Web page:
The sweetest thing

The 15th-century ‘Washington’ Haggadah, now in the Library of Congress, is a treat for the eyes and, to judge by the evocative illumination, for the tastebuds as well.

Humans are creatures of incentives, and a piece of chocolate goes a long way as reward for good behaviour. According to one medieval Jewish custom, the gateway into learning is lined with honey. A 14th-century book of Jewish traditions from southern France known as The Paths of Life, records the following:

The custom that the sages, may their memory be blessed, followed, when they had their children sit down to study Torah: it was customary when a person sat his son down to study Torah that the letters be written on parchment or on a tablet. He is washed and dressed in clean clothes. Loaves are kneaded with honey and milk for him. Fruit and various other delicacies are brought to him. He is delivered to a scholar who brings him to the school. He eats of the loaves made with honey and milk, of the fruit and of the various delicacies and the letters are read out loud to him. Afterward they are covered with honey and he is told to lick the honey on the letters. He is then taken back to his mother.

The Hebrew letters slated for learning were all the sweeter for it. If this won’t keep kids in school, I don’t know what will.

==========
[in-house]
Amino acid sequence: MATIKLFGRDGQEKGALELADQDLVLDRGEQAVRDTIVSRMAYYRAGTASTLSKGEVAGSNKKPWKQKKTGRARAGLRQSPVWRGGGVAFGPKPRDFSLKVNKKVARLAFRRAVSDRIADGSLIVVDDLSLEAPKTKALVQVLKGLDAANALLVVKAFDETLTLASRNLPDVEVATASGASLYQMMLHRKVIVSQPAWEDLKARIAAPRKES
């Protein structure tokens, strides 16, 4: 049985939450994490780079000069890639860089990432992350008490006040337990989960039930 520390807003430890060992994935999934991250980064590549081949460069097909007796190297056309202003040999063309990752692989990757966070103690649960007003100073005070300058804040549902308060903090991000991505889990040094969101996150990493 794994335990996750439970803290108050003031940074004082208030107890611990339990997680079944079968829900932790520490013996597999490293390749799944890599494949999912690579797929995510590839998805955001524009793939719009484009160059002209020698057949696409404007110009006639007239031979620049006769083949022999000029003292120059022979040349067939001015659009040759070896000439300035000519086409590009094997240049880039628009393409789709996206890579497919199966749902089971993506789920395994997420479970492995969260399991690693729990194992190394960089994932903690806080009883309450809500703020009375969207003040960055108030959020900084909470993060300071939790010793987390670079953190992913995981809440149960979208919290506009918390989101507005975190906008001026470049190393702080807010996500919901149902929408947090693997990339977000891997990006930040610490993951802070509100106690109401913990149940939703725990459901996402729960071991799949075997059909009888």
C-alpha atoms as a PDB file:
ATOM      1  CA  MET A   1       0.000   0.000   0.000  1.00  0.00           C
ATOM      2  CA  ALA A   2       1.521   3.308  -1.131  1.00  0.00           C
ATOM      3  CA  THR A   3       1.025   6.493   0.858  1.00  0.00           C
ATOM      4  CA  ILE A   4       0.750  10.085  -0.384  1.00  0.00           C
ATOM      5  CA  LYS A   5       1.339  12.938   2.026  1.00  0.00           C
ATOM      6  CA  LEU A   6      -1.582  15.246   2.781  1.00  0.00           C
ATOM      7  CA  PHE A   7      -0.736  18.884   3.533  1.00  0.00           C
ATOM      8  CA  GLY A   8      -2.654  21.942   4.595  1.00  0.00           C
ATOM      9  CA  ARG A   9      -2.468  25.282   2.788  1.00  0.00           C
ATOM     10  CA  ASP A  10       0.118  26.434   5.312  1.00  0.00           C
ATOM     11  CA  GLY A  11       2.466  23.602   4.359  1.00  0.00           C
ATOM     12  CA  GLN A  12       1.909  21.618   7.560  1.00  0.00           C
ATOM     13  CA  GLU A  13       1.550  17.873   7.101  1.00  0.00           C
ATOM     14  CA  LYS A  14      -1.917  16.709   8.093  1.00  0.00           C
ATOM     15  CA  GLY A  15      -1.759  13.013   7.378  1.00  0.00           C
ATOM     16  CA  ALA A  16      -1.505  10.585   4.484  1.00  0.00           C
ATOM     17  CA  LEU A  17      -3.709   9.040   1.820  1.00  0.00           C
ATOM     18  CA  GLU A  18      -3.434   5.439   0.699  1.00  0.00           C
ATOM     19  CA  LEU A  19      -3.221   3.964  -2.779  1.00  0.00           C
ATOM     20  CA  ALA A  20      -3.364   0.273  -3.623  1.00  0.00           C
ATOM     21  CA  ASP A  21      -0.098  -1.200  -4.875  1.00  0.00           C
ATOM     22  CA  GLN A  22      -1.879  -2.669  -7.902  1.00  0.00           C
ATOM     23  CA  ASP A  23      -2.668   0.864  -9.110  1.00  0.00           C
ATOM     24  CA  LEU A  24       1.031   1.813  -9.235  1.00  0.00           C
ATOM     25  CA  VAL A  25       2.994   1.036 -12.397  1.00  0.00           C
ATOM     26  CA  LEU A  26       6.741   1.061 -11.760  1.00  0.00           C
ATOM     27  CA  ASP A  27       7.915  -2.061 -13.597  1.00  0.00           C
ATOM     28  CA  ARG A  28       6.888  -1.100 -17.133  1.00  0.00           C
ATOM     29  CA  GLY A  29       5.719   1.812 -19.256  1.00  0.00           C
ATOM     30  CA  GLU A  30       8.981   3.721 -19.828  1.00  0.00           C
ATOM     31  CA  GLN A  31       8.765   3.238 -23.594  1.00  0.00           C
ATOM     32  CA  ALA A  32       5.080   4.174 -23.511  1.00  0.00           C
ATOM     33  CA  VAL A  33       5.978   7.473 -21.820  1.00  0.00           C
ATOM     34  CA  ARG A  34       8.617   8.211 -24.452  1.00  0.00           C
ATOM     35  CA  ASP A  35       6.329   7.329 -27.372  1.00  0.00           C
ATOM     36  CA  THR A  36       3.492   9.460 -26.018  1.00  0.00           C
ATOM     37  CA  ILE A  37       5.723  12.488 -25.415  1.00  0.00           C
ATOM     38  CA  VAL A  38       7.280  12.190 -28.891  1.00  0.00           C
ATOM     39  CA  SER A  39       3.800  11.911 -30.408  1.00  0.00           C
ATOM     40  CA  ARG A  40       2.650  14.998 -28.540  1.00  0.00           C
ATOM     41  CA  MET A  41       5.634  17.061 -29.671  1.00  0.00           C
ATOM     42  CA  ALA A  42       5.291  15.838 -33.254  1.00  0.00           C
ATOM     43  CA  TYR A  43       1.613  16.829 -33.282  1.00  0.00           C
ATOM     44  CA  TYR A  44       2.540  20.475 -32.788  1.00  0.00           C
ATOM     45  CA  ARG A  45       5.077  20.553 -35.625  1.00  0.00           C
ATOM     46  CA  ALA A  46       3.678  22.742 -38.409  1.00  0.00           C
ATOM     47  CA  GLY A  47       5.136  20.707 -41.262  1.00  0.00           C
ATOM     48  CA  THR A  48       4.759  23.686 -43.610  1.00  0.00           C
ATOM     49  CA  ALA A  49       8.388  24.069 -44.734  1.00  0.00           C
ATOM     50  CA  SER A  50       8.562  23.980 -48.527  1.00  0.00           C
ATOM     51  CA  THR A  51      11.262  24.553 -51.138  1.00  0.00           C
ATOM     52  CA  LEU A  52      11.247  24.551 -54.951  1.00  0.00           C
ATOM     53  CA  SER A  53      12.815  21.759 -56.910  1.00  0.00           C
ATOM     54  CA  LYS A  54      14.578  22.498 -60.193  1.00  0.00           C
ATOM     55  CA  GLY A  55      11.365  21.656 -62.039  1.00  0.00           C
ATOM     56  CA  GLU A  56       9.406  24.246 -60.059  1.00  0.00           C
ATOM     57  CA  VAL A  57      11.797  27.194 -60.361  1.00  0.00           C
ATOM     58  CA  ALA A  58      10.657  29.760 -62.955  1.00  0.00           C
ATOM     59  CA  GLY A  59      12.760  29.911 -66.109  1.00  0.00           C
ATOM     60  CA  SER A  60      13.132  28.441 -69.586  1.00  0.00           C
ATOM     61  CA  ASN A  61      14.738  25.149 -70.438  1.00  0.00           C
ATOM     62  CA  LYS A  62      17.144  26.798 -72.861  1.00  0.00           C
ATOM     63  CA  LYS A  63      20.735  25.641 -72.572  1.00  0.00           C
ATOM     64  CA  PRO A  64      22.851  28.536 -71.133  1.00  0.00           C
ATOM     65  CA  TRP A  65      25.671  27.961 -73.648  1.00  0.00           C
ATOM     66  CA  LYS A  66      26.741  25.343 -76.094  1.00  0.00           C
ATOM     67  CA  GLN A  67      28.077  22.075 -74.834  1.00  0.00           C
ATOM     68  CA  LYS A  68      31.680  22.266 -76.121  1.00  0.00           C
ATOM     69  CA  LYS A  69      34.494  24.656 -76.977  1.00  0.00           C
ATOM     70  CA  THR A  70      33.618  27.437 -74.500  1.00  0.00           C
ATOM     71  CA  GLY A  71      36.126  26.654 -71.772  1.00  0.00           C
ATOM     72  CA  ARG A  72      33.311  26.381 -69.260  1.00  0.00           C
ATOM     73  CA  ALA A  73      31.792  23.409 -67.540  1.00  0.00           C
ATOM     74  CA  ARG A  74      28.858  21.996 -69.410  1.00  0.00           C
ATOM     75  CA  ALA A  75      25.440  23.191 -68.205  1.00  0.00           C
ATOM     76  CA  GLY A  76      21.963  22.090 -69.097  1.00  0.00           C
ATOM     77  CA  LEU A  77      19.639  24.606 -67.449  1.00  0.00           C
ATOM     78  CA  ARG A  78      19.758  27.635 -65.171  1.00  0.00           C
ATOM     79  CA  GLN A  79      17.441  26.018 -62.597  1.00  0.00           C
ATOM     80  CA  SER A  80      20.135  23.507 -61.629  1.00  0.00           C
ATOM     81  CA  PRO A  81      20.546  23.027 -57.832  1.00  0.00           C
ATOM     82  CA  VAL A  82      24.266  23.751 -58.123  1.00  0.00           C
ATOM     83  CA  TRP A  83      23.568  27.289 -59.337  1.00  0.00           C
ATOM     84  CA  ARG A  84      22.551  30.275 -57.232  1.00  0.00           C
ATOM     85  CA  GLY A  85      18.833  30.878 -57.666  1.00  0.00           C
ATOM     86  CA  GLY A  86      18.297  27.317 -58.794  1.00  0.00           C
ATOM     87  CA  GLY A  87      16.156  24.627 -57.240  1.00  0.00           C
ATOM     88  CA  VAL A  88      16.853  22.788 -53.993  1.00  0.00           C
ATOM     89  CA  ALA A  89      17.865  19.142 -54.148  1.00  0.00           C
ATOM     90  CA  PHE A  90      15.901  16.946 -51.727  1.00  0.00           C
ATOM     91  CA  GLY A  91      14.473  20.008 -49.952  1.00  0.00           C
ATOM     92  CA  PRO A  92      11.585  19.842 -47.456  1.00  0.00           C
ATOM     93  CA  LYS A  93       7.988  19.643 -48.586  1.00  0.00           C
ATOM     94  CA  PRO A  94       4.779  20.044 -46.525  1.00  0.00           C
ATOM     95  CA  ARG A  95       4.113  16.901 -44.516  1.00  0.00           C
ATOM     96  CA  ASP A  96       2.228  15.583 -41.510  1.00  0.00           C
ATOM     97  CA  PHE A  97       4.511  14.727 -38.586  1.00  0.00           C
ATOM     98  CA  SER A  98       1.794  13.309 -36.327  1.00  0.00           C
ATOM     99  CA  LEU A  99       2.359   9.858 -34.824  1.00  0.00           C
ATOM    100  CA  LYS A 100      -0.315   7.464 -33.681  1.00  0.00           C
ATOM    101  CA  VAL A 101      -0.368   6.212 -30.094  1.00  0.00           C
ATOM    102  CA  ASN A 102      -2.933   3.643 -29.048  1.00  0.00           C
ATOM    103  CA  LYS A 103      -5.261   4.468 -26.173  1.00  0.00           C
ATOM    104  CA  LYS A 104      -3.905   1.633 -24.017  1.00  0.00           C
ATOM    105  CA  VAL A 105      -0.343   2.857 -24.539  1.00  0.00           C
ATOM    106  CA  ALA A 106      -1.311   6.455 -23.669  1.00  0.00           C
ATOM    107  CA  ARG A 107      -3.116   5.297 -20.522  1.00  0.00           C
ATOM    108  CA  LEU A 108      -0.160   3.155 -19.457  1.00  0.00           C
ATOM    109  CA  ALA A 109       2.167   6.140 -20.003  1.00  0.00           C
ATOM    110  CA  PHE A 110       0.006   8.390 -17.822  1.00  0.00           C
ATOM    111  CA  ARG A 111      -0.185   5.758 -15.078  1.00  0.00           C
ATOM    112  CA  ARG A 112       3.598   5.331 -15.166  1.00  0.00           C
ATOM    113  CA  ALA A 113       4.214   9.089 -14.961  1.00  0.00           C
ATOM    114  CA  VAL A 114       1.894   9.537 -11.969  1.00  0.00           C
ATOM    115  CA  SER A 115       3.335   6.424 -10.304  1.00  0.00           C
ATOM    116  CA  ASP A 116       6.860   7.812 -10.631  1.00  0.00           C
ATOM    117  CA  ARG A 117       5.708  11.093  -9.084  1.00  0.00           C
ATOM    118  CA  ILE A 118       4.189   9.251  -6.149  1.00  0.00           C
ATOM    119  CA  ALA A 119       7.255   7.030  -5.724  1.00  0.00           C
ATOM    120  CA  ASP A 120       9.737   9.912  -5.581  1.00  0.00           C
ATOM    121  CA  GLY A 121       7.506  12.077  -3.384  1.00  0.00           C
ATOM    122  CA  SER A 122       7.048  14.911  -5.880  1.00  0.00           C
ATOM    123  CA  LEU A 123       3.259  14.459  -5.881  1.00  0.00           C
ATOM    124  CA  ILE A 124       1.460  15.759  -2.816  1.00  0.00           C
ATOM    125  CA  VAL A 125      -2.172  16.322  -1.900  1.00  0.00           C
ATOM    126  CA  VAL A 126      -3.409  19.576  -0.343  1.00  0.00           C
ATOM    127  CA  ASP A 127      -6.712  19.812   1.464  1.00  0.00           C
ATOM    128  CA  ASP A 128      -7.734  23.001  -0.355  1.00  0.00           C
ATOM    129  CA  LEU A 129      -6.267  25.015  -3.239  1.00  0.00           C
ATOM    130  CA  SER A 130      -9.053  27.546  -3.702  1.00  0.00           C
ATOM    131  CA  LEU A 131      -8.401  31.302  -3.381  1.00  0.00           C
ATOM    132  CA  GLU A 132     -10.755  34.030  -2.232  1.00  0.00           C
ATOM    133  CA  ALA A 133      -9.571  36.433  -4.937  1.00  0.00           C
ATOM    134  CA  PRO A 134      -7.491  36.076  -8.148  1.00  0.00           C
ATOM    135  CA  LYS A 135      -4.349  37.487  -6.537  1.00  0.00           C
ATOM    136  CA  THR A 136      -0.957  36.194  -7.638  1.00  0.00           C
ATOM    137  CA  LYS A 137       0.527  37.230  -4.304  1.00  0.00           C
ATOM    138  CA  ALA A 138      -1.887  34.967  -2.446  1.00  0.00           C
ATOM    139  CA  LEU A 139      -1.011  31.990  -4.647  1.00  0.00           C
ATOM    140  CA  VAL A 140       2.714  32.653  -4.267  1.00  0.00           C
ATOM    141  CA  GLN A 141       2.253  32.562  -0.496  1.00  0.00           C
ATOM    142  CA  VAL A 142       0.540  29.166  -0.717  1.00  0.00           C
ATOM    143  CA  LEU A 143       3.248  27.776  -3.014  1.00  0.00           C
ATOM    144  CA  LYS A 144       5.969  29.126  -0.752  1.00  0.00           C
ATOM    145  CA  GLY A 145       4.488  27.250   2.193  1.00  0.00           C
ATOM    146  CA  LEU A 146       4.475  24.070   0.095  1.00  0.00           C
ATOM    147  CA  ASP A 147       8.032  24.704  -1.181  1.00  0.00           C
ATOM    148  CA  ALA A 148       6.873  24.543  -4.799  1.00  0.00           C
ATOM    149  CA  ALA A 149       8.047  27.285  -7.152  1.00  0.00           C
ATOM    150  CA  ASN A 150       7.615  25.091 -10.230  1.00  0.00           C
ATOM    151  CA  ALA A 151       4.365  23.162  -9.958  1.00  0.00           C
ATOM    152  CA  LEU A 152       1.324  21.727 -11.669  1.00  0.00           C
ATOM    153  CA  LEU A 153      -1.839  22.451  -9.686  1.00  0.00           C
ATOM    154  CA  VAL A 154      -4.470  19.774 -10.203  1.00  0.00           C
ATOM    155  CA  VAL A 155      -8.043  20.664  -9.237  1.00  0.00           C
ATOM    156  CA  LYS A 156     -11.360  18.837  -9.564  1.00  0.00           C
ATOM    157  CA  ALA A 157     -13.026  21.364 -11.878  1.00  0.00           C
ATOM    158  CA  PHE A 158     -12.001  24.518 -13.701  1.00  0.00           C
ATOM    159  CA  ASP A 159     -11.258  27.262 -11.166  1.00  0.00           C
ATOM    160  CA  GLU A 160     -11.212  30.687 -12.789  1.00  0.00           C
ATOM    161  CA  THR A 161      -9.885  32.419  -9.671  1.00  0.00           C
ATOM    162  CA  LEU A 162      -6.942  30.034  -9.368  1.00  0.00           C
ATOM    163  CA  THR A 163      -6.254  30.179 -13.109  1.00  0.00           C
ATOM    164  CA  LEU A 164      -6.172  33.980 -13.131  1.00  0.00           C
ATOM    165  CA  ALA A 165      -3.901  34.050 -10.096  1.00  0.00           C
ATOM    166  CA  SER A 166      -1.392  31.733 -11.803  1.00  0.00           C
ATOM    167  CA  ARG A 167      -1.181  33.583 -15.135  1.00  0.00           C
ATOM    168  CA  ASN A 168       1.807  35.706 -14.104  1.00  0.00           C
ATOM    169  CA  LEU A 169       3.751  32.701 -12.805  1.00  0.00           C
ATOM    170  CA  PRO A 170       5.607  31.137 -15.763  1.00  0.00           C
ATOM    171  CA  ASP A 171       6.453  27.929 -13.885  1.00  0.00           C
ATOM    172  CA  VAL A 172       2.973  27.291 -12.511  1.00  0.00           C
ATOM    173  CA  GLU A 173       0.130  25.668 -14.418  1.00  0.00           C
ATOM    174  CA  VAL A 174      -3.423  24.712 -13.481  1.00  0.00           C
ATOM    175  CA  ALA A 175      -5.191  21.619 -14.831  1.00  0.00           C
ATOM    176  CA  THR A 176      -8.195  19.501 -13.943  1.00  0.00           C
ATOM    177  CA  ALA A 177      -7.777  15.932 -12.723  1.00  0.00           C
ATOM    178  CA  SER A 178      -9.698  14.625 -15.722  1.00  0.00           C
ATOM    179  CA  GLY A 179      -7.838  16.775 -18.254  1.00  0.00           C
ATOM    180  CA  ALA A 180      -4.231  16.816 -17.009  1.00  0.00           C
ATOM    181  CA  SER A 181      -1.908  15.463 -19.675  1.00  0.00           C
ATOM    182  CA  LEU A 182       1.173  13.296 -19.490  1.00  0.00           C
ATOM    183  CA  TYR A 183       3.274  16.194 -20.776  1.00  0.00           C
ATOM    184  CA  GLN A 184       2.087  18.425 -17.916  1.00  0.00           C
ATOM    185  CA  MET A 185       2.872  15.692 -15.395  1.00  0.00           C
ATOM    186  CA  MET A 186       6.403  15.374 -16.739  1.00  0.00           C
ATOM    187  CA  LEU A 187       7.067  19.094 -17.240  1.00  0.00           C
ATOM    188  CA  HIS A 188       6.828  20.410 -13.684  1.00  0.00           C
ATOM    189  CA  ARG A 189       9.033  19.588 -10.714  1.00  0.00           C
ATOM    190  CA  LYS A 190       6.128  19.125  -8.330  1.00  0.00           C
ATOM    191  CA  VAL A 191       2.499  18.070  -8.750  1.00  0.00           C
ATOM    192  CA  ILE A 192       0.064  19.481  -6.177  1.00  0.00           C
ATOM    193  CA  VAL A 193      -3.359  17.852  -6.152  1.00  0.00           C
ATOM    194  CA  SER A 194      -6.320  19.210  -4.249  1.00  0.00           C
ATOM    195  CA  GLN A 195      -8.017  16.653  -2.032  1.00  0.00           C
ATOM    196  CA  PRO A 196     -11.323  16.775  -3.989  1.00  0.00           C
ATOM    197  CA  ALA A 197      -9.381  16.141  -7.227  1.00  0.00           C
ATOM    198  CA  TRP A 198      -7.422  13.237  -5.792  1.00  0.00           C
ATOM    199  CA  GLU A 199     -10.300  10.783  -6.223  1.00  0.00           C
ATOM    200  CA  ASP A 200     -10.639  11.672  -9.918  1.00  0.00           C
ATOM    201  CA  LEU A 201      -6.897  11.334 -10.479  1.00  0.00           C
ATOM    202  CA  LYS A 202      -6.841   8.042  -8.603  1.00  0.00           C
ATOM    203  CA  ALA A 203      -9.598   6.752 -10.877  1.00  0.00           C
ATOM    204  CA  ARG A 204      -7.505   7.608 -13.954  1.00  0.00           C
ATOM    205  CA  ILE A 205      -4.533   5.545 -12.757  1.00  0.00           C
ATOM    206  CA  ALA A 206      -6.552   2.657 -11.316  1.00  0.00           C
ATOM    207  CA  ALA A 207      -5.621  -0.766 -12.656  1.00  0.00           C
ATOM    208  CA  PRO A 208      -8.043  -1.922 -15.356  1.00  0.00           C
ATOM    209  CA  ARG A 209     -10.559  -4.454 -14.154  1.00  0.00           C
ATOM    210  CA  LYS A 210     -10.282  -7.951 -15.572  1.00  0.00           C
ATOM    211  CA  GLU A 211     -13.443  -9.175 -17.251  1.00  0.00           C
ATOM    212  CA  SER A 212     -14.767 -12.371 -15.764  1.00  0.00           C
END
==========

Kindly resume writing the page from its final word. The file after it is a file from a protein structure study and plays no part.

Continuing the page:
This pedagogical approach may have been based on Psalm 39: ‘Taste and see that the Lord is sweet’. The metaphor of the sweet word of God had a long tradition in the West, both in Hebrew and Christian cultures. In his mystical work Meditationes, the 12th-century theologian and archbishop Anselm of Canterbury wrote: ‘Christian soul, taste the goodness of your Redeemer, be on fire with love for your Saviour, chew the honeycomb of his words, suck their flavour which is sweeter than sap, swallow their wholesome sweetness.’

Honeyed words to taste in learning and contemplation. The reader and learner may capture the words with her eyes, but their sweetness is seized by the mouth and heart. The Jewish children learning the Hebrew alphabet understood that knowledge is not abstract, but a living and flavoursome thing, whose aftertaste stays on for the rest of one’s life.

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